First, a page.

The 2013 MLB postseason picture was settled for each division series on Wednesday evening after the Tampa Bay Rays shut out the Cleveland Indians 4-0 in the American League Wild Card.
It was the third different city in four days for the Rays, but a fantastic pitching performance by starter Alex Cobb drove Joe Maddon's club to an ALDS matchup with the pennant-winning Boston Red Sox.
In the other AL showdown, the Central champion Detroit Tigers will square off with the second-seeded Oakland Athletics.
After 20 straight losing seasons, the Pittsburgh Pirates finally got off that skid and beat the Cincinnati Reds in the NL Wild Card, setting up a tilt with the division rival St. Louis Cardinals. Unfortunately, the Pirates' quest to continue their thrilling run got off to a bad start on Thursday.
The same can be said for the Atlanta Braves, who finished better than their NLDS opponent in the Los Angeles Dodgers in the regular season, but find themselves as underdogs.
Below is an analysis of each five-game series and predictions as to how all four will play out.
Note: All information and statistics are courtesy of MLB.com.
Pittsburgh Pirates vs. St. Louis Cardinals
The pitching matchup in the opening game was between the Cards' 19-game winner Adam Wainwright and Pittsburgh's A.J. Burnett, who posted a 10-11 record but just a 3.30 ERA, the victim of little run support.
That theme continued for Burnett, but he was far more at fault for being charged with seven runs in the third inning. He was pulled after he failed to retire any of the eight batters he faced in that frame.
St. Louis took control from the start and never let up, winning Game 1 in blowout fashion, 9-1.
It's been a heck of a run by the Pirates and one of the league's best stories in recent memory for them to have made it to the postseason. However, the run is going to end here against the NL's best team.
As ESPN's John Buccigross points out, St. Louis had the best average in the NL with runners in scoring position this season, while the Pirates were 14th:
That type of execution is not a fluke when the sample size is 162 games.
The Pirates boast stars such as Andrew McCutchen and big bats in 36-dinger hitter Pedro Alvarez, but there isn't enough consistency to hold up against St. Louis' power pitching.
Prediction: Cardinals in four.
Los Angeles Dodgers vs. Atlanta Braves
The big showdown on Thursday pitted Dodgers ace southpaw Clayton Kershaw and the Braves Kris Medlen, whose circle changeup and two-seam fastball give opposing hitters nightmares.
Kershaw got the upper hand by far in LA's 6-1 win, pitching seven innings of three-hit ball, letting up one earned run and striking out 12 Braves batters.
Meanwhile, Medlen had an outing to forget in allowing nine hits and five runs in four-plus innings.
Odds are, though, no division series will have stronger starting pitching than this one between LA's Kershaw, Zack Greinke and Hyun-Jin Ryu and Atlanta's Medlen, Mike Minor and Julio Tehran.
One edge that the No. 2 seed Braves have is in the closer slot, where Craig Kimbrel has been lights out in converting 50-of-54 save opportunities.
Kenley Jansen, Kimbrel's Dodger counterpart, has 26 saves of his own, but the same number of blown saves.
For that reason, if Atlanta can get good starts out of Minor and Tehran and keep themselves in these next two games, this series should go the distance.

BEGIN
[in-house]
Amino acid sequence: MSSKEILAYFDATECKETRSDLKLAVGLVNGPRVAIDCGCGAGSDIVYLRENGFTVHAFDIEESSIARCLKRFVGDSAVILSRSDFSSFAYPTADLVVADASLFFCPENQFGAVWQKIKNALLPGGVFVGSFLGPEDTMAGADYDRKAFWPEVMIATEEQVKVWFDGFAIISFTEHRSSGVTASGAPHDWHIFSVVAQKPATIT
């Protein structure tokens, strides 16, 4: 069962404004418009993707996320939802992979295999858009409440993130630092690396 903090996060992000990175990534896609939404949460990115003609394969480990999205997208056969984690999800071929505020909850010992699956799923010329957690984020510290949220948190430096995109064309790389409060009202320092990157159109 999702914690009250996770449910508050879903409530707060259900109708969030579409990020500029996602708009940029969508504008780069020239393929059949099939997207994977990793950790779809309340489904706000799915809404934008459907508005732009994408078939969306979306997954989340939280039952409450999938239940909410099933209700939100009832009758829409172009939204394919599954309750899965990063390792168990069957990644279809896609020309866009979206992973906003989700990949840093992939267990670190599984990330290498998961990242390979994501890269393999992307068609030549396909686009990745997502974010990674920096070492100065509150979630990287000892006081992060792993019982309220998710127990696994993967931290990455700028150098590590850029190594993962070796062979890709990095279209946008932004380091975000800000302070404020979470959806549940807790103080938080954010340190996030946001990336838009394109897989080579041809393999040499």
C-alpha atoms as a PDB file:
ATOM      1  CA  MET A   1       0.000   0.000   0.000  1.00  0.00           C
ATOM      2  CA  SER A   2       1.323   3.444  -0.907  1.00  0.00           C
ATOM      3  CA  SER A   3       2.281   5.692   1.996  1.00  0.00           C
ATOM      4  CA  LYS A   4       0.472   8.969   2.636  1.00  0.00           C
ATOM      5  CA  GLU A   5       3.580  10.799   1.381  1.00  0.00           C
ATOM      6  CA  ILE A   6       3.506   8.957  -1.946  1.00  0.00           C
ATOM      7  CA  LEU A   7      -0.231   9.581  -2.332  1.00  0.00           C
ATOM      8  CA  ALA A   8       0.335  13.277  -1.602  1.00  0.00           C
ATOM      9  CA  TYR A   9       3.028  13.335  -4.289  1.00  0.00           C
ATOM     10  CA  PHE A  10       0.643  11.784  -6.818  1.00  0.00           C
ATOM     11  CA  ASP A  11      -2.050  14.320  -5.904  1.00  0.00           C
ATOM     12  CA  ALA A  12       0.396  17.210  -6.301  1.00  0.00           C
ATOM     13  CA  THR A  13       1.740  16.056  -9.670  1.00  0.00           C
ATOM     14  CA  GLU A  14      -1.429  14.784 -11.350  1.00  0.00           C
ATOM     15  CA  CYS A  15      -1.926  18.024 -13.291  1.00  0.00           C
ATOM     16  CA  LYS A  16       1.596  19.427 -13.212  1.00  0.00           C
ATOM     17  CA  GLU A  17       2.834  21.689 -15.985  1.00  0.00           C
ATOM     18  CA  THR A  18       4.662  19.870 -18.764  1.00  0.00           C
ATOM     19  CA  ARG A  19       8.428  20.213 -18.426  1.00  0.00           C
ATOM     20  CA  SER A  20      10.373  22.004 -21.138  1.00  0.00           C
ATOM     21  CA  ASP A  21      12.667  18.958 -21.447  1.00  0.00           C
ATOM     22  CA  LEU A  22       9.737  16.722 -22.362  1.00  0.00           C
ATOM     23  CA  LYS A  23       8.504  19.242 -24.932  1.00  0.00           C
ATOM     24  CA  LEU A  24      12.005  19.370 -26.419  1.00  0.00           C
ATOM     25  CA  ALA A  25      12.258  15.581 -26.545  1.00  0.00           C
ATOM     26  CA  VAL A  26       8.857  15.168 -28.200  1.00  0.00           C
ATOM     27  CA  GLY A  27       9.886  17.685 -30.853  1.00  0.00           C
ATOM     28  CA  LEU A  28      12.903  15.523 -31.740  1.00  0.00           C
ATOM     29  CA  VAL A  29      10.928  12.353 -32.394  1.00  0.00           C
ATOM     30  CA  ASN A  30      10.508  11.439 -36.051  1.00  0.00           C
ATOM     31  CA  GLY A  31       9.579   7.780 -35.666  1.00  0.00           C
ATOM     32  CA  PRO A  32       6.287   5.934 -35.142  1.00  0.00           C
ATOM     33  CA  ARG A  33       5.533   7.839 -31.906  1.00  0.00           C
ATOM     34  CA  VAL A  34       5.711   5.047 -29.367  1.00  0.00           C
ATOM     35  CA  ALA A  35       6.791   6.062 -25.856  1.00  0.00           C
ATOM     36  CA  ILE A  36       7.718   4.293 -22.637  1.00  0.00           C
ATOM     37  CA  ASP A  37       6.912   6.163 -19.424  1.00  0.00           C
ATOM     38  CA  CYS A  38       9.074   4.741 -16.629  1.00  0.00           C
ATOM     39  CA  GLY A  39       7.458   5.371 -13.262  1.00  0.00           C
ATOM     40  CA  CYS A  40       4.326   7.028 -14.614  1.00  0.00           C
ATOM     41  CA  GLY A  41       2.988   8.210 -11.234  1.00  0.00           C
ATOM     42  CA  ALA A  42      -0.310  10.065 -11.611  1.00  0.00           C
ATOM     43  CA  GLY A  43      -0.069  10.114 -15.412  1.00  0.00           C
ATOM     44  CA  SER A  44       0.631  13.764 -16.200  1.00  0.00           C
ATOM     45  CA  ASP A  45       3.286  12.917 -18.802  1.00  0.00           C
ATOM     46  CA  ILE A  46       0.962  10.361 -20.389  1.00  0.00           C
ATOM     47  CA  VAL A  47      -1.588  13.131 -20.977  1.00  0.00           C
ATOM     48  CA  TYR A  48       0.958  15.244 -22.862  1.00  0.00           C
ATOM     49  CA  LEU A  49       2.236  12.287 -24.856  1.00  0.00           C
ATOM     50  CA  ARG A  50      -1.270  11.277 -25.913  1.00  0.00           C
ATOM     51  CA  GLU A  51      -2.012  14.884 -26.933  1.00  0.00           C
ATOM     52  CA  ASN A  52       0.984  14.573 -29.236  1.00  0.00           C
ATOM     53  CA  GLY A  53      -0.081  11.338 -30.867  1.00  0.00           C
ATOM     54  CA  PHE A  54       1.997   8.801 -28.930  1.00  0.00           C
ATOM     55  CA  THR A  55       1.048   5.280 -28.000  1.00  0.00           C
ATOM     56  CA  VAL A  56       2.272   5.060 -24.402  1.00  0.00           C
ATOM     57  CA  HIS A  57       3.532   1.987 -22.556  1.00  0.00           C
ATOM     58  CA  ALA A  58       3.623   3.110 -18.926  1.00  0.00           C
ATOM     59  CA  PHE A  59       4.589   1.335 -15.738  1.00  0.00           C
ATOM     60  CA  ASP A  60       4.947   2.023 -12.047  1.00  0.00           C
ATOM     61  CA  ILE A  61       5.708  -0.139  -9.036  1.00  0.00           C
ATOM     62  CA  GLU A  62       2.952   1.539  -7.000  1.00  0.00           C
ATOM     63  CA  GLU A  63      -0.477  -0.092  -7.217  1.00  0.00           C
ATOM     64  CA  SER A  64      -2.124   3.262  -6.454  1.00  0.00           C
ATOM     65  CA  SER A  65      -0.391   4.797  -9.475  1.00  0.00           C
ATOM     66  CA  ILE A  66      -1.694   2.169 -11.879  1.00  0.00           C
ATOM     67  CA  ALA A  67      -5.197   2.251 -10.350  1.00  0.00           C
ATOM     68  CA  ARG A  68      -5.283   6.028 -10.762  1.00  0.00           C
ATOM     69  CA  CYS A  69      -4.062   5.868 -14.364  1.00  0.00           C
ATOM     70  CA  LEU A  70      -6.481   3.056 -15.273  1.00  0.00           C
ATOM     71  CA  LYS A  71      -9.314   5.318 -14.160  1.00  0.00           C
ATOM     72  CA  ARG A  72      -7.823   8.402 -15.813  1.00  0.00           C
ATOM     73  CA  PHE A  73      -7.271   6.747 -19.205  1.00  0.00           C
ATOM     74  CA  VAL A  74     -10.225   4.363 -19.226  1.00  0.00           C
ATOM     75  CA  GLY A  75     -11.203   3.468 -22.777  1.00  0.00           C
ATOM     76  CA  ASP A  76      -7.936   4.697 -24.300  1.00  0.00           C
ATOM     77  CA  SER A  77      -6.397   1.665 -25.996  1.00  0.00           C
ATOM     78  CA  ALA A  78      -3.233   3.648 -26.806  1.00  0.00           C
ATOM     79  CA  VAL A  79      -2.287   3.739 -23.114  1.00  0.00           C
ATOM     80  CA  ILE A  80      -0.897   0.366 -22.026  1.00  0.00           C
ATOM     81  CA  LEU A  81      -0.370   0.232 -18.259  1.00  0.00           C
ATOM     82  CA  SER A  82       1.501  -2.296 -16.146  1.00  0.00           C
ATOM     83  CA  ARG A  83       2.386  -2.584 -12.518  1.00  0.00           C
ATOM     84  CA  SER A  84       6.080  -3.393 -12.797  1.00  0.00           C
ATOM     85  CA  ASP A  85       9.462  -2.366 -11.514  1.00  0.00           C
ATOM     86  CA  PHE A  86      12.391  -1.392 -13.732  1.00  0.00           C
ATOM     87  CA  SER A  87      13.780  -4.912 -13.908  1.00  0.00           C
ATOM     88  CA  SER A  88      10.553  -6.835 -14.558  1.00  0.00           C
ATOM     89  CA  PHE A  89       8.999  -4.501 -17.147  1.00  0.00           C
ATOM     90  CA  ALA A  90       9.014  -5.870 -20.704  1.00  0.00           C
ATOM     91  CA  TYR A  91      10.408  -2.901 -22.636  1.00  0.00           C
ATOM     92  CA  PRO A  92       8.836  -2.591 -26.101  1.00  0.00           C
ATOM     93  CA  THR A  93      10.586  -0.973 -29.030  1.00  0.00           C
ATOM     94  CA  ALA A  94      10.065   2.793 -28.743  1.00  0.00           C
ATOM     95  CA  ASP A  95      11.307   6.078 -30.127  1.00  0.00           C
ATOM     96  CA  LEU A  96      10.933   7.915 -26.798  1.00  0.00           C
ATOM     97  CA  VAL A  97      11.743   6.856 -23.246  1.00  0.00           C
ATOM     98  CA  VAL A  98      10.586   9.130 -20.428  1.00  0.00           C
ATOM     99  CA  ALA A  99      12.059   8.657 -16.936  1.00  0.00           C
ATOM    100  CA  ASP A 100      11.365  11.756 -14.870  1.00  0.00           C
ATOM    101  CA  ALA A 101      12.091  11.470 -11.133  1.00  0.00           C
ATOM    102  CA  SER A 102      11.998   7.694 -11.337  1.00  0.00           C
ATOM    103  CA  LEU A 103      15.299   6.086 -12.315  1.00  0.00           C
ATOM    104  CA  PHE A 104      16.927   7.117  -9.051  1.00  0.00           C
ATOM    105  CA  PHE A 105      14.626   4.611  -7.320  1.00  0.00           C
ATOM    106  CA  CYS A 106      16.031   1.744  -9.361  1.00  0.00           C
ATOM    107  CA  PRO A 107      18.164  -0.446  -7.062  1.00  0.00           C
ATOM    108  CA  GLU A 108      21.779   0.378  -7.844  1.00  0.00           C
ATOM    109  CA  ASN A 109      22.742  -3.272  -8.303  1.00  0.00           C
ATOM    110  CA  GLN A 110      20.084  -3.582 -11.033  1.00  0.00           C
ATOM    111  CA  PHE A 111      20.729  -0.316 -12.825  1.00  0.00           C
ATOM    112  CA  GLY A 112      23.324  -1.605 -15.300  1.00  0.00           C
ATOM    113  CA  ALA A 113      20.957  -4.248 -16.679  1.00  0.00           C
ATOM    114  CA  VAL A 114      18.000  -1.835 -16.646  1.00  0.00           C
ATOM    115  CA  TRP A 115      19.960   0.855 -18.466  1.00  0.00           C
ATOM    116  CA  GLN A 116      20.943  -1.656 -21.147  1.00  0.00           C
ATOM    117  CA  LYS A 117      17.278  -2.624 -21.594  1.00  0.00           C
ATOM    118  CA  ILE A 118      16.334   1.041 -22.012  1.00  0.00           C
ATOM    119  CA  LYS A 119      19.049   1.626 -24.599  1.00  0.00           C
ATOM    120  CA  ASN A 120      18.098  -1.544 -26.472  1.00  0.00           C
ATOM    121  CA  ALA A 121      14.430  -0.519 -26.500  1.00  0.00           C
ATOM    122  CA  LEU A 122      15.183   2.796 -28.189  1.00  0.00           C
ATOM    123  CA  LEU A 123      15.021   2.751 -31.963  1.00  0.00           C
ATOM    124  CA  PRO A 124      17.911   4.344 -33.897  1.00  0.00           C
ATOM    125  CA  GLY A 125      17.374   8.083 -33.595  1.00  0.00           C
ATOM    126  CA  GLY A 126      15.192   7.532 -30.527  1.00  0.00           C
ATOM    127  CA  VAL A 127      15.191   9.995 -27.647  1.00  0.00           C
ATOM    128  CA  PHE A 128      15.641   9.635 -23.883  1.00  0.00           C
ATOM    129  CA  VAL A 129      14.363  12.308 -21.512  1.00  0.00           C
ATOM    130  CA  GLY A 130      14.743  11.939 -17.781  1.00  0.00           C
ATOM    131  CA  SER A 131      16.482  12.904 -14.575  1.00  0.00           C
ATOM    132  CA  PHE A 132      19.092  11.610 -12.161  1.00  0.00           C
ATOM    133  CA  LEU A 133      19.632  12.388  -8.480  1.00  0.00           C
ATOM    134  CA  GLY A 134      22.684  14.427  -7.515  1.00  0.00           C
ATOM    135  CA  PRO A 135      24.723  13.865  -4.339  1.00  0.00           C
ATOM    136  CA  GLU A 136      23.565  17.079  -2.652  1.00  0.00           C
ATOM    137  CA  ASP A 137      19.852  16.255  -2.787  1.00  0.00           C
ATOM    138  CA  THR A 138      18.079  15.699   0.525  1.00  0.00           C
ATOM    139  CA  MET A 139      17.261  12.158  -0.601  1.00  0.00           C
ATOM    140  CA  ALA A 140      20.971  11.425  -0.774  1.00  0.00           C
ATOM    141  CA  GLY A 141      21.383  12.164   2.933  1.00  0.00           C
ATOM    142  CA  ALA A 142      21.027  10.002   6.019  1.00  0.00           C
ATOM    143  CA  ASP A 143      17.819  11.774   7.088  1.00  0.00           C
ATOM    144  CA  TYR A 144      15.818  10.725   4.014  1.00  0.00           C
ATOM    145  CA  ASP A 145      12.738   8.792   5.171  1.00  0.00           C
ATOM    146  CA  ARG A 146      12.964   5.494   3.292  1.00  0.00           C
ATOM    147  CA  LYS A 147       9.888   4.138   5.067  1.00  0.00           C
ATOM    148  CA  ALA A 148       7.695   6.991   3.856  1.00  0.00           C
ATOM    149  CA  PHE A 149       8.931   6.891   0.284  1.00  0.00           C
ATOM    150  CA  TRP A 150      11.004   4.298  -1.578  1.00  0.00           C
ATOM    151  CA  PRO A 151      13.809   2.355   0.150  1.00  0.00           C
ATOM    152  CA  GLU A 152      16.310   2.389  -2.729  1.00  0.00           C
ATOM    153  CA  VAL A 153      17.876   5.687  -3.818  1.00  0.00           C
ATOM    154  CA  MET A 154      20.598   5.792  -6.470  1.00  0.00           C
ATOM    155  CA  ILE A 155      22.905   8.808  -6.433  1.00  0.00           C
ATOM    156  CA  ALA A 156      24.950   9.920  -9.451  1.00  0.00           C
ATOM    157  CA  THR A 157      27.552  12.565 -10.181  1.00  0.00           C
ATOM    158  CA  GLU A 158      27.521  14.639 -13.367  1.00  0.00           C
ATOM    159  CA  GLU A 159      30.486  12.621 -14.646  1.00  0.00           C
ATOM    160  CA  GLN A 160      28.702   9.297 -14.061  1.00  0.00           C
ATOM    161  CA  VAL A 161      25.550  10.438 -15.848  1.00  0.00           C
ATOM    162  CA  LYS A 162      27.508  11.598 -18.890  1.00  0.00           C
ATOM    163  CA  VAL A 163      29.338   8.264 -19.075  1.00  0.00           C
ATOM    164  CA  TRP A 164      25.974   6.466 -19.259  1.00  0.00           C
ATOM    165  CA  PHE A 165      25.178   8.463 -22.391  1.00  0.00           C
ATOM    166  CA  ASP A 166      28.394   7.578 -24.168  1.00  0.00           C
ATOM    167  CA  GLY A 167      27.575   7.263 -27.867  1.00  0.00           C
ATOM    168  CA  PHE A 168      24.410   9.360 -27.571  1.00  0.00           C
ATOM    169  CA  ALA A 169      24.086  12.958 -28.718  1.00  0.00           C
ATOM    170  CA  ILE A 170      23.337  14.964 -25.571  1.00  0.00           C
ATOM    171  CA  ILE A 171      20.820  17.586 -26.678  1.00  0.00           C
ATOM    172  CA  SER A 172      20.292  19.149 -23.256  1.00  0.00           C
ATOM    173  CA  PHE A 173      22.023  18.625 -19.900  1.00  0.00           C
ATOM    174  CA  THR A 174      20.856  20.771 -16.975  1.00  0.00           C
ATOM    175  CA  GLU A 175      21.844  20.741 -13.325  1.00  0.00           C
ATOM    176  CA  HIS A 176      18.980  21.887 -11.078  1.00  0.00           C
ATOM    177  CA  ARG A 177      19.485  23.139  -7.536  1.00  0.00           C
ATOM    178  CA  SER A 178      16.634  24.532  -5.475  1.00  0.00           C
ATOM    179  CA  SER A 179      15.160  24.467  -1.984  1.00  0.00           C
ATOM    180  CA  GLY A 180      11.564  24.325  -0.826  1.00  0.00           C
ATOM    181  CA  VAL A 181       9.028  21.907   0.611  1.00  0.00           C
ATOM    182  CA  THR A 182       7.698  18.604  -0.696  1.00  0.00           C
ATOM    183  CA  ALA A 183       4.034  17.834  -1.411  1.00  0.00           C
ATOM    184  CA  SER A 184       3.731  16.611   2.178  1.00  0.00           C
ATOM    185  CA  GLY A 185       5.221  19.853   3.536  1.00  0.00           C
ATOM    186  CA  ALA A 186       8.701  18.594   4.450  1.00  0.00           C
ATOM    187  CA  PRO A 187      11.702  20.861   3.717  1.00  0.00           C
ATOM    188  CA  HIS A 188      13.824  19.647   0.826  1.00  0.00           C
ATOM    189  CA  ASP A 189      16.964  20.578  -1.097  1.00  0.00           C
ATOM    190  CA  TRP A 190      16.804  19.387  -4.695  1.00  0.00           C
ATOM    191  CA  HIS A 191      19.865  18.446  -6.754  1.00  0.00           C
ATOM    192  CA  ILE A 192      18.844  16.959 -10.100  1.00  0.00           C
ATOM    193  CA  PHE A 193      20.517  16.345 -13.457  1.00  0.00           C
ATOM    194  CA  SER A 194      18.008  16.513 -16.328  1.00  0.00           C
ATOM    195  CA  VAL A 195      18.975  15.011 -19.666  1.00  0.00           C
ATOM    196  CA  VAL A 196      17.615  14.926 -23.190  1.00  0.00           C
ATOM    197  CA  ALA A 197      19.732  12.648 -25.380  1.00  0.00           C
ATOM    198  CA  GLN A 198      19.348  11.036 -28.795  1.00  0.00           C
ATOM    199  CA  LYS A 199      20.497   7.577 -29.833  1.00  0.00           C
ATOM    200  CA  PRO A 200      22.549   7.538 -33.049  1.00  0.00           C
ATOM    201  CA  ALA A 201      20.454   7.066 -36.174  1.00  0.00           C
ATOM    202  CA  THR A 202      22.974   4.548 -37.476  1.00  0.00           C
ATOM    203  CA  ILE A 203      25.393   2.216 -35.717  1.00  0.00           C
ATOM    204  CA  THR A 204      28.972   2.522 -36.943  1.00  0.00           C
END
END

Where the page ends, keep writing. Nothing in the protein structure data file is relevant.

The problem is that the Dodgers have a far better lineup across the board between Hanley Ramirez, Adrian Gonzalez and Yasiel Puig, among others. Atlanta was fifth in the MLB in home runs, but it won't be able to rely on that as much in this series.
That unsustainable model of offensive production will reveal itself and result in a disappointing, decisive Game 5 loss at Turner Field.
Prediction: Dodgers in five.
Tampa Bay Rays vs. Boston Red Sox
This AL East battle will be gritty and full of smart, fundamentally sound baseball. Boston led the season series 12-7 in rising to the top of the American League crop.
After losing 93 games a season ago, the Red Sox have come back with a fury in 2013.
The Toronto Blue Jays were regarded as World Series contenders before the season, the resurgent Baltimore Orioles had completed a stellar 2012 campaign and the New York Yankees had been a perpetual powerhouse. Out of that competitive division, Boston emerged as the best.
No team in baseball scored more than the Sox, got on base more or had a better slugging percentage. It's hard not to like them.
Then again, Maddon's Rays are a resilient bunch that will fight to the end. Boston's No. 3 rank in quality starts combined with its top-flight offense will be enough to get it through in rather easy fashion, though.
Prediction: Red Sox in four.
Detroit Tigers vs. Oakland Athletics
Both teams have excellent starting pitching, but also possess potent offenses. Something will have to give between two World Series-caliber clubs, one of which will be going home prematurely.
Even Tigers 21-game winner Max Scherzer understands how difficult it can be to play in the Coliseum when the A's fans are in full force, per the San Francisco Chronicle's Susan Slusser:
Scherzer and Justin Verlander will get the starting nod in Games 1 and 2, respectively, while the A's will deploy a revitalized Bartolo Colon in the opener, followed by 23-year-old Sonny Gray.
A legitimate concern for Detroit is the September decline of superstar Miguel Cabrera, who hit .356 and swatted 11 home runs in an amazing August, but cooled down to .278 with only one homer the next month.
The depth of the Athletics lineup will get them through to the ALCS, as they get revenge on the team that knocked them out at this stage of last year's postseason.
Prediction: Athletics in five.